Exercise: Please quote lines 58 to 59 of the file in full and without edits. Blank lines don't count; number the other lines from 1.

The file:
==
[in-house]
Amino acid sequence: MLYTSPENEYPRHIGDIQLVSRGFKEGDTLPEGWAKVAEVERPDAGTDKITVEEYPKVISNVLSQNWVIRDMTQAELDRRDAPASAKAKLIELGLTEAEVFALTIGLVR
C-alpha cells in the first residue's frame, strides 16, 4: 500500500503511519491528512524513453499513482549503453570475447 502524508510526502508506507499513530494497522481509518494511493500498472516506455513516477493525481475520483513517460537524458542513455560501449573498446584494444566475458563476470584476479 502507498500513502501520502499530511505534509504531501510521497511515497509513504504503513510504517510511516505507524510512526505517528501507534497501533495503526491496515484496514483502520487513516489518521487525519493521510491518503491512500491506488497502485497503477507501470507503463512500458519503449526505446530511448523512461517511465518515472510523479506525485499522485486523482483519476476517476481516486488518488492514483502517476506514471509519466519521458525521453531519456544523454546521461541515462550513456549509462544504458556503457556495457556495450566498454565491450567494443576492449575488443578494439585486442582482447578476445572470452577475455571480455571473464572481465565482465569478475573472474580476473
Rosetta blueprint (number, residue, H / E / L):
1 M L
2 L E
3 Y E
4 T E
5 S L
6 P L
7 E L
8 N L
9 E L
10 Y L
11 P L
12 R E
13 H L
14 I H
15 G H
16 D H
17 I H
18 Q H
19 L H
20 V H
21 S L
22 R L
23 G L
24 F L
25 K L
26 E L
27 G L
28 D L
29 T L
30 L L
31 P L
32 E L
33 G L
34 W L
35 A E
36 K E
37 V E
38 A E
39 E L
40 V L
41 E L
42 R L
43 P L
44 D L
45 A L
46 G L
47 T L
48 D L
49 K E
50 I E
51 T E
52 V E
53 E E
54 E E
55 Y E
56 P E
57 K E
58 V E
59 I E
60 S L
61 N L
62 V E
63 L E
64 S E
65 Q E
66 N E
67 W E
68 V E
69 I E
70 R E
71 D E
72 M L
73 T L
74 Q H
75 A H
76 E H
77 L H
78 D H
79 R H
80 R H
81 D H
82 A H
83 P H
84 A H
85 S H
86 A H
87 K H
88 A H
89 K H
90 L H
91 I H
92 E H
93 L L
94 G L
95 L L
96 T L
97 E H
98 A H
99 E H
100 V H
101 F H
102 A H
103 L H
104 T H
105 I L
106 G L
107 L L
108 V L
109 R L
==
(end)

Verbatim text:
54 E E
55 Y E